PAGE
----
A fast-hitting thunderstorm travelled through Toronto and many parts of Southern Ontario late Wednesday afternoon, which led to scattered outages, flooding and downed hydro poles in some areas.

Environment Canada issued a severe thunderstorm watch Wednesday morning for areas including Toronto, Hamilton, Halton, Peel, York and Durham regions, London, Caledonia, Barrie and Peterborough.

Scattered thunderstorms developed throughout the afternoon as a cold front moved through the region. The storm hit quickly, lasting about half an hour in some regions, bringing high wind gusts of 90 to 100 km/hr.

The roof of the Eaton’s Centre sprung a leak. Video footage shows water pouring down into the centre of the mall, pooling near the escalators.

A spokesperson for Cadillac Fairview said their property team has detected the source of the leak and has closed off the impacted area. A few retail stores have been closed for the evening.

A few of the smaller, residential roadways also experienced flooding, but most of the damage occurred due to downed trees and hydro wires.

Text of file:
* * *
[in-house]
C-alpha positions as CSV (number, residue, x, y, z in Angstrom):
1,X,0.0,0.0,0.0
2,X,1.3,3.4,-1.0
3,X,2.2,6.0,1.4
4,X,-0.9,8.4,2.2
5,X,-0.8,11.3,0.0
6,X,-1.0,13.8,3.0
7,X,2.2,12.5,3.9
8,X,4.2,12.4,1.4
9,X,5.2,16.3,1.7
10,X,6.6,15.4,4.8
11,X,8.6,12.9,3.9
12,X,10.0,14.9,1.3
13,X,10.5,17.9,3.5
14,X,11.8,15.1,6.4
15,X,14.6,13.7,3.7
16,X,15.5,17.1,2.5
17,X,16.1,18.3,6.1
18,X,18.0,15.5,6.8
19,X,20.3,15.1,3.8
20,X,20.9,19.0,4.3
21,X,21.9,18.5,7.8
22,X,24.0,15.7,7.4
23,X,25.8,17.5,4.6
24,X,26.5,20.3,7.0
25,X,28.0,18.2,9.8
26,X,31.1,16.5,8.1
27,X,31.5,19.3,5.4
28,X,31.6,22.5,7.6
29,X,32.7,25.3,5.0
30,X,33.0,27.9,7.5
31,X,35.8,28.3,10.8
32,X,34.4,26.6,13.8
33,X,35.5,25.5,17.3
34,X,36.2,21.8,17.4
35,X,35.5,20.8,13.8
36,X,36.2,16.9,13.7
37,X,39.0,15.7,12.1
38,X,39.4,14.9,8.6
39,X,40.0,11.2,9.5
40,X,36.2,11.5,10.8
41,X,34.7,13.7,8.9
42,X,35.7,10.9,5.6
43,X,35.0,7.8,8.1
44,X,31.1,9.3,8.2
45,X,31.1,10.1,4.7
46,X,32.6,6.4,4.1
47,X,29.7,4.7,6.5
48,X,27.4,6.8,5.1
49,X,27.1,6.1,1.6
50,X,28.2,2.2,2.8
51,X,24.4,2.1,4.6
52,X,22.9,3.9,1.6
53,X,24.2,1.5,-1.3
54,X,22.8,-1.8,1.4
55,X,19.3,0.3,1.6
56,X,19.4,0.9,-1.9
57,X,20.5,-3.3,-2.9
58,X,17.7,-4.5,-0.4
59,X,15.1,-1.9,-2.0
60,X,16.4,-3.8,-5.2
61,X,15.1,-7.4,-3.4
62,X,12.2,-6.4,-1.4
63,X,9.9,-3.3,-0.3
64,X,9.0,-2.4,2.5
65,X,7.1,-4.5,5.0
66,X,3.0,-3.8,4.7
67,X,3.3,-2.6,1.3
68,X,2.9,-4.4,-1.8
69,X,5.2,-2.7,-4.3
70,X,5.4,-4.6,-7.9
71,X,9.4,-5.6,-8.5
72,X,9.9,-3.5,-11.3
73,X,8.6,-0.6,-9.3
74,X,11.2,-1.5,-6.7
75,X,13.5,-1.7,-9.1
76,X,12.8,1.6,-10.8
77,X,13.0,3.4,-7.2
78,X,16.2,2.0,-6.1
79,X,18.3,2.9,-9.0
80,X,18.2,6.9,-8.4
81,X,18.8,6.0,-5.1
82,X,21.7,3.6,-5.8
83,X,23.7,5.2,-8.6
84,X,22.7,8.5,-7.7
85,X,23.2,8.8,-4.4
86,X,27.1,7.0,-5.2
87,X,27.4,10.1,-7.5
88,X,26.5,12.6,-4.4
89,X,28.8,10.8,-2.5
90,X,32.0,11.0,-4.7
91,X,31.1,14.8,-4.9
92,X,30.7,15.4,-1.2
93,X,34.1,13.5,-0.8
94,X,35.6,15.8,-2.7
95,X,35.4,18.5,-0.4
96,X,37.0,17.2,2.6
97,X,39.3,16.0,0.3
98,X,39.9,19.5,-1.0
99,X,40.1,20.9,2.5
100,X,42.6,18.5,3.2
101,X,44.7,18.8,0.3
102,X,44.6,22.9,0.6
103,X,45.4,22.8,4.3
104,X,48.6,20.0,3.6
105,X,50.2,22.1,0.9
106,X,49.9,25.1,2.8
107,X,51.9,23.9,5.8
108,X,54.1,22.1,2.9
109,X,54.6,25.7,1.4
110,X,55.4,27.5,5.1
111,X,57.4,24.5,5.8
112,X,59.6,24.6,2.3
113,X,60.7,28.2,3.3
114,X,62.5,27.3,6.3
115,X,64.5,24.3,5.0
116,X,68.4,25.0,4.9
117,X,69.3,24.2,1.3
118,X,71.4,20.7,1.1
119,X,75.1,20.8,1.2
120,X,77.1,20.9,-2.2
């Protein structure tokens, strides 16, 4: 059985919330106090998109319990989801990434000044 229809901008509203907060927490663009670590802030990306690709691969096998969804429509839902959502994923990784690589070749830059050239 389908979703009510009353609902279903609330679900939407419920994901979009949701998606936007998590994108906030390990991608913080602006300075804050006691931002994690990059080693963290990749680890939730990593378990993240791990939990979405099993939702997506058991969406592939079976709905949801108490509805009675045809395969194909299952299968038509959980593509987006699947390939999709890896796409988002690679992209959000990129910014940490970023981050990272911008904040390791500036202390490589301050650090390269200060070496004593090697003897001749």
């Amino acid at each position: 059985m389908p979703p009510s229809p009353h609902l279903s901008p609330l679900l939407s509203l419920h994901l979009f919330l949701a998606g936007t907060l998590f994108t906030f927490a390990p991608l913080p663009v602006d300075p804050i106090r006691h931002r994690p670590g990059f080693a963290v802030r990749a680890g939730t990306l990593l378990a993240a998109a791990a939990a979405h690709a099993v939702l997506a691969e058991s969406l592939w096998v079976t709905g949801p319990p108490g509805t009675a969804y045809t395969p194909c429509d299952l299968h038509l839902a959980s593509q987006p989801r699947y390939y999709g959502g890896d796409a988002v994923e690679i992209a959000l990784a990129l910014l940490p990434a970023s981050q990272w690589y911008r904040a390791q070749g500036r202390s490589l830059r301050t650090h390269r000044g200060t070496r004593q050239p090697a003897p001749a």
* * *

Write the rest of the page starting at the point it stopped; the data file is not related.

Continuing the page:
Toronto police said their communications officers received “an influx of calls pertaining to weather hazards.”

Police responded to reports of a hydro pole that fell on top of a vehicle, trapping occupants inside. There were no injuries.

Trees were uprooted across the city, blocking roads and crushing cars parked on the street.

At 4:30 p.m., Toronto Hydro tweeted saying they were starting to see “scattered outages due to the storm.” By 5:15 p.m., approximately 10,000 customers were without power.

Tori Gass, a spokesperson for Toronto Hydro, told CP24 that most of the outages are in Etobicoke, North York, Scarborough and the east end of the Beaches.

“Unfortunately, this is something we have seen before with storms this,” Gass said. “Crews are starting to get to work and are assessing the damage.”’

Gass said the fact that the storm was short-lived will help in repairs; however, she was unable to provide an estimated time for power restoration.

Toronto Hydro warned residents to stay at least 10 metres away from downed wires.

Environment Canada warned Toronto residents in a weather advisory that “strong wind gusts can toss loose objects, damage weak buildings, break branches off trees and overturn large vehicles.”

They also said to expect hail and locally-heavy rain.

The wet weather tapered off in the early evening, making way for sunshine and summer temperatures in the coming days.

Environment Canada is calling for sunny skies and a high of 22 C on Thursday and more sunshine Friday with a high of 26 C.

The weekend is looking even better, with a mix of sun and cloud both days and a high of 27 C and 30 C respectively.